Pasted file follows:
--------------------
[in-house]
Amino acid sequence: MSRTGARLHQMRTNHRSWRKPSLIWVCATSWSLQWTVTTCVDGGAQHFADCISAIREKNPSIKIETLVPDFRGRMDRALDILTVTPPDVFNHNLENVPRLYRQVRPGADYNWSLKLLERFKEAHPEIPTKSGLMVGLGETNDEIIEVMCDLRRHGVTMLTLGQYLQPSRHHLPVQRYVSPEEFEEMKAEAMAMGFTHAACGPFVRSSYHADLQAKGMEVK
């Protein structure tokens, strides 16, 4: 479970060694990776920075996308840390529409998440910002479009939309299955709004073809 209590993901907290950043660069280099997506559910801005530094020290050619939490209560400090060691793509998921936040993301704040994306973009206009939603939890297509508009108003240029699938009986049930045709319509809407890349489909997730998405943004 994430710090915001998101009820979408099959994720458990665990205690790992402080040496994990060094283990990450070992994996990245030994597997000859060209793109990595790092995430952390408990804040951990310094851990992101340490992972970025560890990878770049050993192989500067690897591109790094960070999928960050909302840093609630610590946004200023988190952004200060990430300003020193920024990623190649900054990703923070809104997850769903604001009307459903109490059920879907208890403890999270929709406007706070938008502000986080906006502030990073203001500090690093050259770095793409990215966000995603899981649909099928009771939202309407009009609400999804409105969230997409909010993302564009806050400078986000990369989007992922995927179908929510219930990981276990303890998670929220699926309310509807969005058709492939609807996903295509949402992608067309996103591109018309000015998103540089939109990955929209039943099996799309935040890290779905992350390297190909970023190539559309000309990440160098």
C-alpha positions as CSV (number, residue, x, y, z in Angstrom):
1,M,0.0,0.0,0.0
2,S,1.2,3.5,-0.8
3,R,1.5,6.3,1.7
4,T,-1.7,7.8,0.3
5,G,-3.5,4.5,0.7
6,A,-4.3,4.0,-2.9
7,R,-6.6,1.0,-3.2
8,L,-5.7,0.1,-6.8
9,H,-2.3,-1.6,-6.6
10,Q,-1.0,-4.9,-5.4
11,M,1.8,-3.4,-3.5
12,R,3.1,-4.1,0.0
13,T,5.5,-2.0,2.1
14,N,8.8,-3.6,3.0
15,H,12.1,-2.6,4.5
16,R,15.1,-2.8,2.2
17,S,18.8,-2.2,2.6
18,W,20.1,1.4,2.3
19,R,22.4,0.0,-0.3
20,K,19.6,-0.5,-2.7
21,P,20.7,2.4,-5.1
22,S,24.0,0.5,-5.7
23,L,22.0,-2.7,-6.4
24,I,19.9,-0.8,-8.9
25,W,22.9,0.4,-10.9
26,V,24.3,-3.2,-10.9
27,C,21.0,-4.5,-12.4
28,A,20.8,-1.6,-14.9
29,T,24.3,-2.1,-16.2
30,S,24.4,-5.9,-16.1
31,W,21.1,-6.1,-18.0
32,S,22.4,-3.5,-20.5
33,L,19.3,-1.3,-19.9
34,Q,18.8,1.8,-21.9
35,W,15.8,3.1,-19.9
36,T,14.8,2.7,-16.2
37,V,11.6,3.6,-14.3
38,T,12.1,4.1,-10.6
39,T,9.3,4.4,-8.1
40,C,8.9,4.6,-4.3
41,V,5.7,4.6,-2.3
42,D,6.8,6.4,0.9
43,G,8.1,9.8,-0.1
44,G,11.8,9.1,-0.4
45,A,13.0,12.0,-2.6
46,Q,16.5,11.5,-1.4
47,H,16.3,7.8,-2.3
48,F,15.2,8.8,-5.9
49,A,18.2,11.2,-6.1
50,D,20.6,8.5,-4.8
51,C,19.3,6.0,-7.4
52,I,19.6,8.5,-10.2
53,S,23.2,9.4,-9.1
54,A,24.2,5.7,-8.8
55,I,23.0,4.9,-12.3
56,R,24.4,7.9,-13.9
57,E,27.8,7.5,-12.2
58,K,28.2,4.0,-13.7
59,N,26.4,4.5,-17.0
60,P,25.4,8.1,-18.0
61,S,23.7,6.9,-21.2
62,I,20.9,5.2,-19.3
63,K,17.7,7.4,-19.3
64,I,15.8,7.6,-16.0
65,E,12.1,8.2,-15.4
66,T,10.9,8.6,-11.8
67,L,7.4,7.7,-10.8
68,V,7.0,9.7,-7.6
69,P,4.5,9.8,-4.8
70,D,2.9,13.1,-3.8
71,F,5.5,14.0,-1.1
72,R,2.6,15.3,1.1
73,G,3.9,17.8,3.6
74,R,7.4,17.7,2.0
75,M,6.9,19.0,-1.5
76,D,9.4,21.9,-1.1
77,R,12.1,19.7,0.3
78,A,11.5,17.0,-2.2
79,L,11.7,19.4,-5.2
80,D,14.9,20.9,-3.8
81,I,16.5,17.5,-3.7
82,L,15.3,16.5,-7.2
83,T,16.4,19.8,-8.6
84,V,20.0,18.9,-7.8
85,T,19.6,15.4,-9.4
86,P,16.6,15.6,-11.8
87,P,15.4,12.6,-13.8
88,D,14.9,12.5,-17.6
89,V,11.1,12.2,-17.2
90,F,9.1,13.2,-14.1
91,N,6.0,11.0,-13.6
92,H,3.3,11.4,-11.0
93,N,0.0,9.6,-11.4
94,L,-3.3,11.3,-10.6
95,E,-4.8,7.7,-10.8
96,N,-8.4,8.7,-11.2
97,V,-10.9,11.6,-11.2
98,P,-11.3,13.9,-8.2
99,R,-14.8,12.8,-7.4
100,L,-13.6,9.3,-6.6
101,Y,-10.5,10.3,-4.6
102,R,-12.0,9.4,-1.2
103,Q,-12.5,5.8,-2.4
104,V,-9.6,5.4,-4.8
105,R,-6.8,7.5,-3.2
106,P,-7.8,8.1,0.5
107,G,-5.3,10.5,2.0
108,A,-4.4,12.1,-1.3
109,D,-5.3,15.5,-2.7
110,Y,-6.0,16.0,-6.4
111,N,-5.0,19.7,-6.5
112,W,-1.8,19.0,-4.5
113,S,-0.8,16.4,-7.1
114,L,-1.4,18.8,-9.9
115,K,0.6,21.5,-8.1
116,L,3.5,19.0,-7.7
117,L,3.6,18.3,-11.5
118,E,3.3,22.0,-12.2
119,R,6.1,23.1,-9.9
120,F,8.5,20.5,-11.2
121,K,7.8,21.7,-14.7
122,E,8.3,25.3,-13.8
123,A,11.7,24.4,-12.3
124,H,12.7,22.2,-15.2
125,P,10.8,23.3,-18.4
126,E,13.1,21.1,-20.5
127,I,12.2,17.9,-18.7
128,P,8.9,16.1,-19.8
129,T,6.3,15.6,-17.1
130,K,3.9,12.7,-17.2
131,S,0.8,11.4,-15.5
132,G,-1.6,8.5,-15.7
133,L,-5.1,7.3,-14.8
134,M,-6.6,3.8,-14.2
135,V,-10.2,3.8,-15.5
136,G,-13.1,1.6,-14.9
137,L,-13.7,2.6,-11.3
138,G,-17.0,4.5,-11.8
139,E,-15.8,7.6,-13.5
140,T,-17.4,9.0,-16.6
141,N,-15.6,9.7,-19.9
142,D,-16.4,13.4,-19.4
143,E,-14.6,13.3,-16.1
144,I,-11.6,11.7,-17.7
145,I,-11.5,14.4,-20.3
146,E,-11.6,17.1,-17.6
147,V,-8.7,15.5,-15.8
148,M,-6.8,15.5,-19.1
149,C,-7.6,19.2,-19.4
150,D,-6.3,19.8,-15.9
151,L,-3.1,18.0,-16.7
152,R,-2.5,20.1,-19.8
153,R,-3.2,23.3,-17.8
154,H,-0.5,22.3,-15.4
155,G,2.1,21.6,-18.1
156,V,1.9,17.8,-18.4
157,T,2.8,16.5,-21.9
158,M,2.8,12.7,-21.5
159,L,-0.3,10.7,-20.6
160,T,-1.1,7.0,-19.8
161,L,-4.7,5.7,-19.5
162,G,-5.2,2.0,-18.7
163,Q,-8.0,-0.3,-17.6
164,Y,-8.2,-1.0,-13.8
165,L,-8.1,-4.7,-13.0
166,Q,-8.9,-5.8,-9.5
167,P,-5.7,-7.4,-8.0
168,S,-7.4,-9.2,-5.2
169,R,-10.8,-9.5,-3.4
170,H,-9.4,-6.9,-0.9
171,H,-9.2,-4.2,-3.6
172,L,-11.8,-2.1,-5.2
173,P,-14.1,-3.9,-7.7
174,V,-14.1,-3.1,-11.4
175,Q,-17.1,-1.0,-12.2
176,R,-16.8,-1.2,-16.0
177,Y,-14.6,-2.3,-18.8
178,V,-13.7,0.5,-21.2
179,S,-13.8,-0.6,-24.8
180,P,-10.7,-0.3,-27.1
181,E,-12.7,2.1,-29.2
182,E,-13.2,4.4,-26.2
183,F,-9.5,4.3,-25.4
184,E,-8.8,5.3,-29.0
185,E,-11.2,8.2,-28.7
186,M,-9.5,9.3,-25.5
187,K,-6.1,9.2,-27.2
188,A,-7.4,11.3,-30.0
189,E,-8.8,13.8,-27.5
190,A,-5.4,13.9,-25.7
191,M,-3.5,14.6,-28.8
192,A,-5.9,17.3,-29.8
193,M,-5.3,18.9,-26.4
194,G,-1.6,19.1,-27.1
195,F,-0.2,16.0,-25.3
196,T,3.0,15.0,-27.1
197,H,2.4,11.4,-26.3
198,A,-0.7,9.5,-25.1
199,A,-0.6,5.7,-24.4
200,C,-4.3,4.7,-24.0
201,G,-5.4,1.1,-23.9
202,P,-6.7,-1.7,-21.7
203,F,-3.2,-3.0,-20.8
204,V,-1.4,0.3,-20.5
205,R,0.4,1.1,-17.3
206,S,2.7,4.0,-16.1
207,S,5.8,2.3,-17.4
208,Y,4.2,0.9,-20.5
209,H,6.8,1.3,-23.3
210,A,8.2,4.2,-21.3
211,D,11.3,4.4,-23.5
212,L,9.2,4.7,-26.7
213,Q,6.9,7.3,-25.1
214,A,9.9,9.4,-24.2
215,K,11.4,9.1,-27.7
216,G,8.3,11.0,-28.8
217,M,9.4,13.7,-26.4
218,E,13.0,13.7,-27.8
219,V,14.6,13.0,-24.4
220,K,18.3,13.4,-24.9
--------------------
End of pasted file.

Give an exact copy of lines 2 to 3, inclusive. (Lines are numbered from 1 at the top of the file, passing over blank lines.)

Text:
Amino acid sequence: MSRTGARLHQMRTNHRSWRKPSLIWVCATSWSLQWTVTTCVDGGAQHFADCISAIREKNPSIKIETLVPDFRGRMDRALDILTVTPPDVFNHNLENVPRLYRQVRPGADYNWSLKLLERFKEAHPEIPTKSGLMVGLGETNDEIIEVMCDLRRHGVTMLTLGQYLQPSRHHLPVQRYVSPEEFEEMKAEAMAMGFTHAACGPFVRSSYHADLQAKGMEVK
């Protein structure tokens, strides 16, 4: 479970060694990776920075996308840390529409998440910002479009939309299955709004073809 209590993901907290950043660069280099997506559910801005530094020290050619939490209560400090060691793509998921936040993301704040994306973009206009939603939890297509508009108003240029699938009986049930045709319509809407890349489909997730998405943004 994430710090915001998101009820979408099959994720458990665990205690790992402080040496994990060094283990990450070992994996990245030994597997000859060209793109990595790092995430952390408990804040951990310094851990992101340490992972970025560890990878770049050993192989500067690897591109790094960070999928960050909302840093609630610590946004200023988190952004200060990430300003020193920024990623190649900054990703923070809104997850769903604001009307459903109490059920879907208890403890999270929709406007706070938008502000986080906006502030990073203001500090690093050259770095793409990215966000995603899981649909099928009771939202309407009009609400999804409105969230997409909010993302564009806050400078986000990369989007992922995927179908929510219930990981276990303890998670929220699926309310509807969005058709492939609807996903295509949402992608067309996103591109018309000015998103540089939109990955929209039943099996799309935040890290779905992350390297190909970023190539559309000309990440160098």